Only you yourself can influence the amount of benefit you will get from your internship.
Qualitative work experience is definitely an advantage when you start to look for jobs! Try to get working tasks that develop your generic skills, i.e. skills similar to those needed in the job you're aiming for. If you work hard at your internship, you’ll benefit from good references and useful contacts.
Contract of employment and work certificate
In most cases the student is employed by the company during the internship and a contract of employment is drawn up and signed by both parties (intern and the company). Good to think about regarding the contract:
- If employment lasts more than one month, the employer is obliged to provide a written statement of the core conditions of employment. The statement should indicate the parties to the contract and the date when employment commenced.
- If the job is on a temporary basis the contract should further include: time period of the contract, the work site, the employee's main duties and salary, pay period, working hours, vacation and holiday pay, as well as criteria for giving notice any applicable collective agreements. The contract can also include details such as education and travel allowances.
- Hanken sets up a separate contract between the company and the university. This contract is necessary if the student wished to apply for a scholarship for the internship period.
When the internship is over, the employer is obliged to provide a work certificate should the employee so request. In its most elementary form the certificate should indicate:
- The duration of the working relationship.
- A description of the duties of the employee.
- The reason for termination of the employment.
- An assessment of the employee’s achievements are included only at the request of the employee, so remember to ask the employer to include these!
Get to know your workplace before the internship
It pays to be in contact with the employer before the internship period starts. You can talk to your supervisor, familiarize yourself with the organization and agree on the lesser details of your duties. A contract of employment can also be concluded before you enter your internship. You can get a head start by asking for extra information in advance, for example material that helps you familiarize yourself with your work and the workplace. Consider the following things:
- Why is the internship important?
- What do you want to learn during your internship?
- How do you face different problems and challenges and what could these be?
- How will you use the experience you have gained in the future?
- How will you use your experiences from the internship when looking for a job and how will they help you develop your job-hunting skills?
- The employer's point of view: what does the employer expect from you?
Observe your work place during the internship
Job-hunting requires its own set of skills. During your internship, it pays to become familiar with the organization’s recruitment principles and customs and the overall look of employment in your industry. You can contact your internship human resources department or your boss. At the same time you can check whether there are opportunities for further cooperation, such as summer jobs or possibilities for cooperation on your master’s thesis. You can also request feedback on your performance at work, your application letter and CV, and ask why they chose to hire you. Don’t forget to develop your network of contacts during the internship!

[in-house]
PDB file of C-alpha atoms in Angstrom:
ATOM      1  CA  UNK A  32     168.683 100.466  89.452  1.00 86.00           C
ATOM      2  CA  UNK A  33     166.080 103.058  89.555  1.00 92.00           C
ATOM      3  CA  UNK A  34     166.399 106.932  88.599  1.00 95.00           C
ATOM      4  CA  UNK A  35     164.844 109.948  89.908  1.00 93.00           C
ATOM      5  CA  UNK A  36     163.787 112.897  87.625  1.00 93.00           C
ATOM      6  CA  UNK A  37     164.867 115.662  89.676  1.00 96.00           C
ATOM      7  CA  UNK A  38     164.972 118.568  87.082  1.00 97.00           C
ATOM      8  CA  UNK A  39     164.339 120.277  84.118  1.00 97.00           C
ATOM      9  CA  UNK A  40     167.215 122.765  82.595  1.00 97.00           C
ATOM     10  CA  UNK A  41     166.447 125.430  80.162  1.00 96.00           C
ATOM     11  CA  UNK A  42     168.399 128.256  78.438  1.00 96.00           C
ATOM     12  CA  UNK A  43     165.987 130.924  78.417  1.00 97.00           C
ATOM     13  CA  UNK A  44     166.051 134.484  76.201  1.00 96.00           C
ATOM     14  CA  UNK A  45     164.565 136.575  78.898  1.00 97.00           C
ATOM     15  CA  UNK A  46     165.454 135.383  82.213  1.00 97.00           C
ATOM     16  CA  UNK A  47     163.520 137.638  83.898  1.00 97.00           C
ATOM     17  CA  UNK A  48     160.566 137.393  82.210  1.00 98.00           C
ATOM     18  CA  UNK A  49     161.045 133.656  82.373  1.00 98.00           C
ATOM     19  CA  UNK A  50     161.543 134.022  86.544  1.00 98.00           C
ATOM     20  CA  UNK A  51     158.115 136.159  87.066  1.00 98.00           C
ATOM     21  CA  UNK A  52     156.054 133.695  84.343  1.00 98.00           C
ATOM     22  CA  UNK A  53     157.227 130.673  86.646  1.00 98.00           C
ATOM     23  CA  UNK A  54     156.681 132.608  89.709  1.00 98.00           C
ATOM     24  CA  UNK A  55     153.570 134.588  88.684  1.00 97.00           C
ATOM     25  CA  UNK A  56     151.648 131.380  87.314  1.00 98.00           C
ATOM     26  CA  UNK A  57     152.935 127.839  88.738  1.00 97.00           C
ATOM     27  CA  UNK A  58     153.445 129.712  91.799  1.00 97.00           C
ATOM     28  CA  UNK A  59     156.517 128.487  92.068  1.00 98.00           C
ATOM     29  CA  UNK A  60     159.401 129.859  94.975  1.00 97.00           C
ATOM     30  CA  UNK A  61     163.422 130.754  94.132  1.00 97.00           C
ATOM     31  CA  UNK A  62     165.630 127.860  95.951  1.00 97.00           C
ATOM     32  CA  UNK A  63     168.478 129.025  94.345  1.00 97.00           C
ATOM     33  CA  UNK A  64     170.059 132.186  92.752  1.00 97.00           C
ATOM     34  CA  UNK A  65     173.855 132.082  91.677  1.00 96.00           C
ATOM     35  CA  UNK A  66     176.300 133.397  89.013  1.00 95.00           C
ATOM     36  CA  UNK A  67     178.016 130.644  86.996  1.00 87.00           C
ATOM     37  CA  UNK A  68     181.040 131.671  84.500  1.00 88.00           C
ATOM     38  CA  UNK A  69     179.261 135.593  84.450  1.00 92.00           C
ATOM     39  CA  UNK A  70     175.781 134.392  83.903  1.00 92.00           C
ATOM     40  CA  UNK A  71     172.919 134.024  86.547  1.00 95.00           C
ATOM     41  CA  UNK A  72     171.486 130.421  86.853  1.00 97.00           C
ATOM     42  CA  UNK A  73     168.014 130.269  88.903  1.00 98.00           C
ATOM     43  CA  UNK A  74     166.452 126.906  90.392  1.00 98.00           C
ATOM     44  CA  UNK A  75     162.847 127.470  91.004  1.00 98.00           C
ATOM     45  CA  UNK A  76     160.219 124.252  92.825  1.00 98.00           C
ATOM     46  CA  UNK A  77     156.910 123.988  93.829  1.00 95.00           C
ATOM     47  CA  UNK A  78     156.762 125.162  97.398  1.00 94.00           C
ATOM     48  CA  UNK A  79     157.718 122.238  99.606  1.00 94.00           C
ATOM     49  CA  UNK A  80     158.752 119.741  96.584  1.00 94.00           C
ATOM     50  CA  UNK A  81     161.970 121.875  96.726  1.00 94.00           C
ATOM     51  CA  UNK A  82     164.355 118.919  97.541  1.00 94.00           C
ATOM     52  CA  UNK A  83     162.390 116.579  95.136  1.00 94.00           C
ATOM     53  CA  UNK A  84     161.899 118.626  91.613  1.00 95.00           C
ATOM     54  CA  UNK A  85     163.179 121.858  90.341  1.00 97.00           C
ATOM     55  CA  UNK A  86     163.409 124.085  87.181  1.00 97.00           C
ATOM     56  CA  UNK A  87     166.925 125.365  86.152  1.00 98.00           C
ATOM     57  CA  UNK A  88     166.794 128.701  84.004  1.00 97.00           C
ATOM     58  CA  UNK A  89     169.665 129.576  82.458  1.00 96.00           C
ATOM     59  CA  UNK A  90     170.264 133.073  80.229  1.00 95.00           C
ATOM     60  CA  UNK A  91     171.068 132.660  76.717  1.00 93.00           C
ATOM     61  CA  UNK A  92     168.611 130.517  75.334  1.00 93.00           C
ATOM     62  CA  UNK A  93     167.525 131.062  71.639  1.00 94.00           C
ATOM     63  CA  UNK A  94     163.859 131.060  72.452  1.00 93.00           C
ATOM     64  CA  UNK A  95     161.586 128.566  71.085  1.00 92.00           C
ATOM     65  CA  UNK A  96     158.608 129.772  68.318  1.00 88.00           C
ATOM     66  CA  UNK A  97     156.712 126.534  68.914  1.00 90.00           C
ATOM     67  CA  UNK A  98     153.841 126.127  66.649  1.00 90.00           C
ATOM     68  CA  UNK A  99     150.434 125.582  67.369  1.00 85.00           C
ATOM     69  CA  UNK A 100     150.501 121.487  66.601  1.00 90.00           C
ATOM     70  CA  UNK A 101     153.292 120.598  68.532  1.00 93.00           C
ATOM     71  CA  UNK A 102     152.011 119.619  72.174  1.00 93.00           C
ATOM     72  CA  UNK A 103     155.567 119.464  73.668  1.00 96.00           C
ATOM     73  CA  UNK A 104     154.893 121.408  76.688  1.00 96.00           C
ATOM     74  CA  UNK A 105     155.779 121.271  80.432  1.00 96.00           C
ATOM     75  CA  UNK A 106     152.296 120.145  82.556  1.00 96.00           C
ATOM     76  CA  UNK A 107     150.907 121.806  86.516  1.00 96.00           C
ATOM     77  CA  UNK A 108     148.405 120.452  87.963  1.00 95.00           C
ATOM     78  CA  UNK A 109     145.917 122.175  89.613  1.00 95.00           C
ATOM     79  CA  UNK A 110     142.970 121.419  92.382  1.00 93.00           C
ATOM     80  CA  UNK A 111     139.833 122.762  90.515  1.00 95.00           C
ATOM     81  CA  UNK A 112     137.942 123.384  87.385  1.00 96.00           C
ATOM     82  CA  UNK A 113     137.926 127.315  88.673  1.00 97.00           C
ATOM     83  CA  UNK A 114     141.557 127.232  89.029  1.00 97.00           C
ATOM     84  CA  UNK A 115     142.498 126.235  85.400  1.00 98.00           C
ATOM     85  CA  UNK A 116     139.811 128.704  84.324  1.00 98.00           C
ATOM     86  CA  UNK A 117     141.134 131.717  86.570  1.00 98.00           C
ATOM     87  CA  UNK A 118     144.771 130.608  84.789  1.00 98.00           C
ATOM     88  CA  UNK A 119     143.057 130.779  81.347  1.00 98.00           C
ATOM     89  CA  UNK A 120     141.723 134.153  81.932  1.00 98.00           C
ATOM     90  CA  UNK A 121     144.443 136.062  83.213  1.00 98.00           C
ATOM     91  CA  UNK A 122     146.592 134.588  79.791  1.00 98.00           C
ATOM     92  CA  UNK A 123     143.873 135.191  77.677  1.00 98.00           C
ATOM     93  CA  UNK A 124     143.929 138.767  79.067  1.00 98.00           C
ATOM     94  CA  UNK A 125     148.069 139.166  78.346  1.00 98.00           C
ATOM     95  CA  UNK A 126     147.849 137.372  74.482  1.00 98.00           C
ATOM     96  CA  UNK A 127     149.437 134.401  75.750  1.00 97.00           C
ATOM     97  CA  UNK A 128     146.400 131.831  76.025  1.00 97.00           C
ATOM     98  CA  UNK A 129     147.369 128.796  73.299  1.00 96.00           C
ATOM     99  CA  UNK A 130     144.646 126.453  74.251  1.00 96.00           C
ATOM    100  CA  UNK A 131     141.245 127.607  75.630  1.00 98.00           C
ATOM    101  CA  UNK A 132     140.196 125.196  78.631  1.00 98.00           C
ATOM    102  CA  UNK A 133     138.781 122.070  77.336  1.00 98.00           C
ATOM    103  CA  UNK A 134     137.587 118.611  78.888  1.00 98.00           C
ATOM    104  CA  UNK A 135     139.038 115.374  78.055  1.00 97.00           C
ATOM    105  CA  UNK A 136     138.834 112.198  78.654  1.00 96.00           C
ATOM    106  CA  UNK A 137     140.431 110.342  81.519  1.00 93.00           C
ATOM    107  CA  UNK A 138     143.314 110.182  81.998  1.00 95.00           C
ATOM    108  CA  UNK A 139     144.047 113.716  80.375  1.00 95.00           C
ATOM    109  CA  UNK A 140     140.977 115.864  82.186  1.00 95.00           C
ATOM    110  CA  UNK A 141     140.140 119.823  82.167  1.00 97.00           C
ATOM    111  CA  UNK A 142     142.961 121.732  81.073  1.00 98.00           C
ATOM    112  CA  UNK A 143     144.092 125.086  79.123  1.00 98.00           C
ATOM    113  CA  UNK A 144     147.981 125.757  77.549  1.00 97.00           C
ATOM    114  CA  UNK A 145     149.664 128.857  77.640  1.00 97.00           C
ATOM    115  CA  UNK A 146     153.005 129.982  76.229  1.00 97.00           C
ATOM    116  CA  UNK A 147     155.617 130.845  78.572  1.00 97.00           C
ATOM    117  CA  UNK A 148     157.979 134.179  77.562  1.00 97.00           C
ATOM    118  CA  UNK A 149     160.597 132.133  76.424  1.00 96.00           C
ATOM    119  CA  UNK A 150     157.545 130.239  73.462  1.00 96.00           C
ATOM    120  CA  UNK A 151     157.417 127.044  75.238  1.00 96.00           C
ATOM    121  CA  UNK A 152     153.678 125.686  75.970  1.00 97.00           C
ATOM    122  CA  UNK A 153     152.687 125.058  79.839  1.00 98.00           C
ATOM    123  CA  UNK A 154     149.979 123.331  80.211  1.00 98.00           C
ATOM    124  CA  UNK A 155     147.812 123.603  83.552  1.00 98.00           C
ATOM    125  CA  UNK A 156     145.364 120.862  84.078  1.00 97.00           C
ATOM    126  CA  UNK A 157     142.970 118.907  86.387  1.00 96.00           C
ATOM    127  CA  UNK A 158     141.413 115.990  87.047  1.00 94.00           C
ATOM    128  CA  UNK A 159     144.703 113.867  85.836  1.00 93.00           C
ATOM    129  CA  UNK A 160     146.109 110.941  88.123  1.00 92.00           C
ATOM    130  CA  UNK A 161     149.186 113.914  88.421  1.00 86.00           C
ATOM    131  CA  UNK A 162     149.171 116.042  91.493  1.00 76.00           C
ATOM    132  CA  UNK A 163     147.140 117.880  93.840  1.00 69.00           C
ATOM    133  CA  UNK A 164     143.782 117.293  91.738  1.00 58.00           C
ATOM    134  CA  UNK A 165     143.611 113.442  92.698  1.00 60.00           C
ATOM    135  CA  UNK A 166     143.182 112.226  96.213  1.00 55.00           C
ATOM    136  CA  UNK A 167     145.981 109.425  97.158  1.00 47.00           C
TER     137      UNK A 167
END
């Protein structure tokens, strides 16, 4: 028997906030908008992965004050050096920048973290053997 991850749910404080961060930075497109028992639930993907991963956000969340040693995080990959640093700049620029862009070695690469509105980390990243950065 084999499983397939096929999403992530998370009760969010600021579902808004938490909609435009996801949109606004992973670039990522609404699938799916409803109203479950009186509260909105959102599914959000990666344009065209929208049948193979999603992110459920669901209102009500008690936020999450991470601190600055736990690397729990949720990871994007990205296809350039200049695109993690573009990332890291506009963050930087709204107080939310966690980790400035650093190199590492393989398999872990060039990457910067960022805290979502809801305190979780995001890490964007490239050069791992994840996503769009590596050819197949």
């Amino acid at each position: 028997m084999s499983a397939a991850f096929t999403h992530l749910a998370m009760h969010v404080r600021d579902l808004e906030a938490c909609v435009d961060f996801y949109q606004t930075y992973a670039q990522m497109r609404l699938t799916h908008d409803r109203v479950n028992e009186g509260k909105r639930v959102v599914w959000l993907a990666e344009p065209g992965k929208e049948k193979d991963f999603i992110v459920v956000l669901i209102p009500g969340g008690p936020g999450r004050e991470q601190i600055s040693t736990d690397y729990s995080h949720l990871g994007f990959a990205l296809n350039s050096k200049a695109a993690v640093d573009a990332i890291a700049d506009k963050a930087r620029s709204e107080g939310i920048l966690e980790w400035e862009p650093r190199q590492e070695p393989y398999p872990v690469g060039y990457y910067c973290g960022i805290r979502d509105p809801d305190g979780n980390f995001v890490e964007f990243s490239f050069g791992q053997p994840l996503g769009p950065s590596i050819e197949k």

Guidance during the internship plays an important part in how successful your internship will be. As an intern, you have the right to guidance. Your supervisor is an expert in his field, so take this opportunity to ask for feedback on your work. It’s wise to agree on certain practical issues at the beginning of your internship: for instance how often you meet, how you will work together, and how to evaluate the progress of the internship. It’s a good idea to agree on regular meetings, e.g. regular lunch meetings.
During the internship you should be prepared to take the initiative and work independently, as the supervisor may not be available at all times. Be responsible, be active and enterprising. Make observations, be open to new perspectives and be prepared to take initiatives. If you feel that your supervision is lacking or your work tasks are not those previously agreed on, don’t hesitate to discuss the problem with your supervisor. As a new employee, an intern has the right to an introduction and orientation to get acquainted with the workplace. Many companies have instructions for this. You can ask for these instructions.
Improve your expertise
The aim of an internship is to put the student’s theoretical knowledge into practice. To become an expert in your field, this is a very important step. It’s difficult to measure how successful you are at this. To assist in this analysis, you can use "capture" to reflect on your own skills. (Vesterinen 2002, 169-172), i.e. divide your obtained skills through the points below.
Core Expertise - generic/transferable skills
- General working knowledge, including problem-solving, organization, time use, social skills, teamwork, creativity, information processing
- Working-life values and culture, including work ethic, pride in and responsibility for one’s work, trustworthiness and respect for one’s colleagues
Professional skills – work-related and context-bound
- An overall knowledge of one’s own sector and one’s own tasks; an extensive understanding of the whole sector of industry, leadership skills, development potential, decision-making capability, ability to work independently, and analytical thinking.
Specialist knowledge – task-specific and workplace-specific
- Skills linked to one's own specialized knowledge of the sector and of one’s own tasks within it. A continuing development of one’s specialized skills.